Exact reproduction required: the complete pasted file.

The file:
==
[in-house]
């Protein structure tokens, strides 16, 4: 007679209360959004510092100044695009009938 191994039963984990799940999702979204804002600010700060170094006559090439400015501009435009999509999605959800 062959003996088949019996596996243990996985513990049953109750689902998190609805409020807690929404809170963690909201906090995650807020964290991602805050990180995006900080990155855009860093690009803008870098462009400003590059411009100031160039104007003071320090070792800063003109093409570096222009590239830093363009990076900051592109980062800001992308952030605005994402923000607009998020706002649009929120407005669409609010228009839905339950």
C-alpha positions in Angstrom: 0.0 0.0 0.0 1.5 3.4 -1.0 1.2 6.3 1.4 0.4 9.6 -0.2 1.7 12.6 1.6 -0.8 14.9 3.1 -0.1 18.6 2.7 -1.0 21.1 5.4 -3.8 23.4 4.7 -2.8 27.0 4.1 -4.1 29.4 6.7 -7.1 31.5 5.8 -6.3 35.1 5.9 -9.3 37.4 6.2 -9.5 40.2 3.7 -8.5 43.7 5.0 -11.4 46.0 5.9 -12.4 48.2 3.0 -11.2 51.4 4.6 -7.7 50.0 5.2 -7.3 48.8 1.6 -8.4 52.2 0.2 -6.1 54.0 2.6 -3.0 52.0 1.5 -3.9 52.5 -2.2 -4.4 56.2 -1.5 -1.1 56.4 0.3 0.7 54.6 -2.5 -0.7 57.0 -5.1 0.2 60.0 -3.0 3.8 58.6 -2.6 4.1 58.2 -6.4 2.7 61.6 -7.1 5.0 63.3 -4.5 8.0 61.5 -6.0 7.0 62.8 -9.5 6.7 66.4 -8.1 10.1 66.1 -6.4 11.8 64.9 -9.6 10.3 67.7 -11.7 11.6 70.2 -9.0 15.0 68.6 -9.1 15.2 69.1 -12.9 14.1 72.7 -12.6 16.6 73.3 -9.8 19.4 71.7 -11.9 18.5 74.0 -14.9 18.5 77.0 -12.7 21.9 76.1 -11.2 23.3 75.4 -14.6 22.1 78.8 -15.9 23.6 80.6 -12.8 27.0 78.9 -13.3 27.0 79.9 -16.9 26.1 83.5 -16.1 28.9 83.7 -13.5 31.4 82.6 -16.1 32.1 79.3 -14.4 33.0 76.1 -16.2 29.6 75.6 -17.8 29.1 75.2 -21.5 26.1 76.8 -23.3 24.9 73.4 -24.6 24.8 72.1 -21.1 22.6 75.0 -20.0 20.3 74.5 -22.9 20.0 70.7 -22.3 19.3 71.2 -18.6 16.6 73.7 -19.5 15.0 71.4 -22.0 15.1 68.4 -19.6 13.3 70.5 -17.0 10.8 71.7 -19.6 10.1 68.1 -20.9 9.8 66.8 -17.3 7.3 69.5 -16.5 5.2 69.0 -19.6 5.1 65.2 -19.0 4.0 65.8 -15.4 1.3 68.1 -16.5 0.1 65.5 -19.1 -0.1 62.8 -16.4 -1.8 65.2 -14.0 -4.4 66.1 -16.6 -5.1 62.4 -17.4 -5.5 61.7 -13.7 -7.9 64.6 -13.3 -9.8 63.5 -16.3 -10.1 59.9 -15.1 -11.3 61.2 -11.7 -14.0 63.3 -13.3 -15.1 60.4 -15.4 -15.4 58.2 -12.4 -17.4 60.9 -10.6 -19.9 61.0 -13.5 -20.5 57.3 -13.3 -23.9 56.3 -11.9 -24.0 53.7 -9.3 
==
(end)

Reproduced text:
[in-house]
């Protein structure tokens, strides 16, 4: 007679209360959004510092100044695009009938 191994039963984990799940999702979204804002600010700060170094006559090439400015501009435009999509999605959800 062959003996088949019996596996243990996985513990049953109750689902998190609805409020807690929404809170963690909201906090995650807020964290991602805050990180995006900080990155855009860093690009803008870098462009400003590059411009100031160039104007003071320090070792800063003109093409570096222009590239830093363009990076900051592109980062800001992308952030605005994402923000607009998020706002649009929120407005669409609010228009839905339950």
C-alpha positions in Angstrom: 0.0 0.0 0.0 1.5 3.4 -1.0 1.2 6.3 1.4 0.4 9.6 -0.2 1.7 12.6 1.6 -0.8 14.9 3.1 -0.1 18.6 2.7 -1.0 21.1 5.4 -3.8 23.4 4.7 -2.8 27.0 4.1 -4.1 29.4 6.7 -7.1 31.5 5.8 -6.3 35.1 5.9 -9.3 37.4 6.2 -9.5 40.2 3.7 -8.5 43.7 5.0 -11.4 46.0 5.9 -12.4 48.2 3.0 -11.2 51.4 4.6 -7.7 50.0 5.2 -7.3 48.8 1.6 -8.4 52.2 0.2 -6.1 54.0 2.6 -3.0 52.0 1.5 -3.9 52.5 -2.2 -4.4 56.2 -1.5 -1.1 56.4 0.3 0.7 54.6 -2.5 -0.7 57.0 -5.1 0.2 60.0 -3.0 3.8 58.6 -2.6 4.1 58.2 -6.4 2.7 61.6 -7.1 5.0 63.3 -4.5 8.0 61.5 -6.0 7.0 62.8 -9.5 6.7 66.4 -8.1 10.1 66.1 -6.4 11.8 64.9 -9.6 10.3 67.7 -11.7 11.6 70.2 -9.0 15.0 68.6 -9.1 15.2 69.1 -12.9 14.1 72.7 -12.6 16.6 73.3 -9.8 19.4 71.7 -11.9 18.5 74.0 -14.9 18.5 77.0 -12.7 21.9 76.1 -11.2 23.3 75.4 -14.6 22.1 78.8 -15.9 23.6 80.6 -12.8 27.0 78.9 -13.3 27.0 79.9 -16.9 26.1 83.5 -16.1 28.9 83.7 -13.5 31.4 82.6 -16.1 32.1 79.3 -14.4 33.0 76.1 -16.2 29.6 75.6 -17.8 29.1 75.2 -21.5 26.1 76.8 -23.3 24.9 73.4 -24.6 24.8 72.1 -21.1 22.6 75.0 -20.0 20.3 74.5 -22.9 20.0 70.7 -22.3 19.3 71.2 -18.6 16.6 73.7 -19.5 15.0 71.4 -22.0 15.1 68.4 -19.6 13.3 70.5 -17.0 10.8 71.7 -19.6 10.1 68.1 -20.9 9.8 66.8 -17.3 7.3 69.5 -16.5 5.2 69.0 -19.6 5.1 65.2 -19.0 4.0 65.8 -15.4 1.3 68.1 -16.5 0.1 65.5 -19.1 -0.1 62.8 -16.4 -1.8 65.2 -14.0 -4.4 66.1 -16.6 -5.1 62.4 -17.4 -5.5 61.7 -13.7 -7.9 64.6 -13.3 -9.8 63.5 -16.3 -10.1 59.9 -15.1 -11.3 61.2 -11.7 -14.0 63.3 -13.3 -15.1 60.4 -15.4 -15.4 58.2 -12.4 -17.4 60.9 -10.6 -19.9 61.0 -13.5 -20.5 57.3 -13.3 -23.9 56.3 -11.9 -24.0 53.7 -9.3 